Are my new partner’s finances taken into account?
It is extremely common that one or both of the parties to divorce proceedings will have formed a new relationship by the time terms of financial settlement are discussed, despite the statements that they are off men/women for life – oh how the author wishes she had a pound for every time she heard that one!
A common question that is asked is whether the new partner's income and assets will be taken into account. Information as to a new partner's finances is required for the financial statement form known as the Form E, which is the first document completed if an application to Court is made. This form is also often used where parties exchange documentary evidence of their financial positions voluntarily, know as “disclosure”.
The answer is that the decision will be made on a case by case basis. However, if your partner has modest assets and income as opposed to being very wealthy then it is highly unlikely that any assets in their sole name will be taken into account. Of course, any assets jointly owned with your partner will be considered but there is argument that this should be ringfenced, ie ignored, as the asset was obtained after separation. Saying that, if you contributed to the assets using monies that had been part of the matrimonial pot, then your share will be taken into account.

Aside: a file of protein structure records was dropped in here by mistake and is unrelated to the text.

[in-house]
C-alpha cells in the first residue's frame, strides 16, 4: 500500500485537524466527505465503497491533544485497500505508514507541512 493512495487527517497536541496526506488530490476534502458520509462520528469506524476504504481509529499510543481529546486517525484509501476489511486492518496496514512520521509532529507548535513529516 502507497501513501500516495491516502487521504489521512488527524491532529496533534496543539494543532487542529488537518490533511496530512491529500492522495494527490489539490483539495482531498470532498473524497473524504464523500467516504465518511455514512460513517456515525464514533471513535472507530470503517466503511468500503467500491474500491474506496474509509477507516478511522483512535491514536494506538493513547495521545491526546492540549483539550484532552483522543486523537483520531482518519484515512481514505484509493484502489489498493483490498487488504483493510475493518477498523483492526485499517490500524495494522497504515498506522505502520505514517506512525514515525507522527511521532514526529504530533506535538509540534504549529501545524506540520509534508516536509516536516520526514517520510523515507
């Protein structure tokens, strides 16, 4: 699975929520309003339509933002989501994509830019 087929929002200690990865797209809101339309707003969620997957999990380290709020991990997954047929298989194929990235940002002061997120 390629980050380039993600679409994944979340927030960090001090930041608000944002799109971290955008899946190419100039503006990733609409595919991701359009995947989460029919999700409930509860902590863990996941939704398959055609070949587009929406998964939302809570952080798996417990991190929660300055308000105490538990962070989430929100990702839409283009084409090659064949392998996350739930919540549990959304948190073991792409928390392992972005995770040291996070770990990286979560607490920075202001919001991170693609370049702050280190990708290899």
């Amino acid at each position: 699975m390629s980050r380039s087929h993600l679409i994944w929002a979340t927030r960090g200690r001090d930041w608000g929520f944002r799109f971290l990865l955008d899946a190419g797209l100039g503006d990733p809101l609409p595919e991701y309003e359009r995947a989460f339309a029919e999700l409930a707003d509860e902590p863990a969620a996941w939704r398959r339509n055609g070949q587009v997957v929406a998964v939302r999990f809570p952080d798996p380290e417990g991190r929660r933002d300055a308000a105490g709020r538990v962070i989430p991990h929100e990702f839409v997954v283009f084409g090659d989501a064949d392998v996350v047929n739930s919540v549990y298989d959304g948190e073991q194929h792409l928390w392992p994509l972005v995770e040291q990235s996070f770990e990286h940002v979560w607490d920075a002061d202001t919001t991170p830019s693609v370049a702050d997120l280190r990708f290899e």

The Court will also consider how long the new relationship has been in force. The longer the relationship, the more likely the new partner's income and assets will be considered, but the Court is always mindful that no relationship is guaranteed to last.
Even if a new partner is wealthy, if there are sufficient assets arising from the marriage to meet the needs of the parties then there is no need to take a new partner's finances into account.
If you are living with a new partner, then your income needs – which is one of the things the Court takes into account – will be reduced as there are two of you meeting the bills. In addition, capital need will be reduced if you are planning on buying a property jointly rather than in your sole name.
The Court of Appeal dealt with the issue of a new partner's wealth in the high net worth case of Hart -v- Hart. The parties had been married for 20 years and the marital pot was in the region of £10 million. The Husband argued that the wife should get less than the £3.5 million ordered as she lived with her partner. The Wife argued that she valued her independence and did not want to rely on another man for money.
The then President of the Family Division agreed with the trial Judge's decision and upheld the payment of £3.5 million. The sharing of household bills with a partner that the Wife had been in a relationship with for many years did not affect her right to a fair share of the matrimonial assets. It should be noted that “fair” does not always mean “equal” even after a lengthy marriage.
Many people will hold strong opinions on disclosing their new partner's financial position, and the partner themselves may refuse, but there is a duty to disclose any plans to cohabit or remarry, and to provide full and frank disclosure. Failure to do so can be punishable by costs order or even further court sanction, fines or imprisonment. If a relationship is not disclosed and a financial order made, the Court can set the order aside and costs will be payable.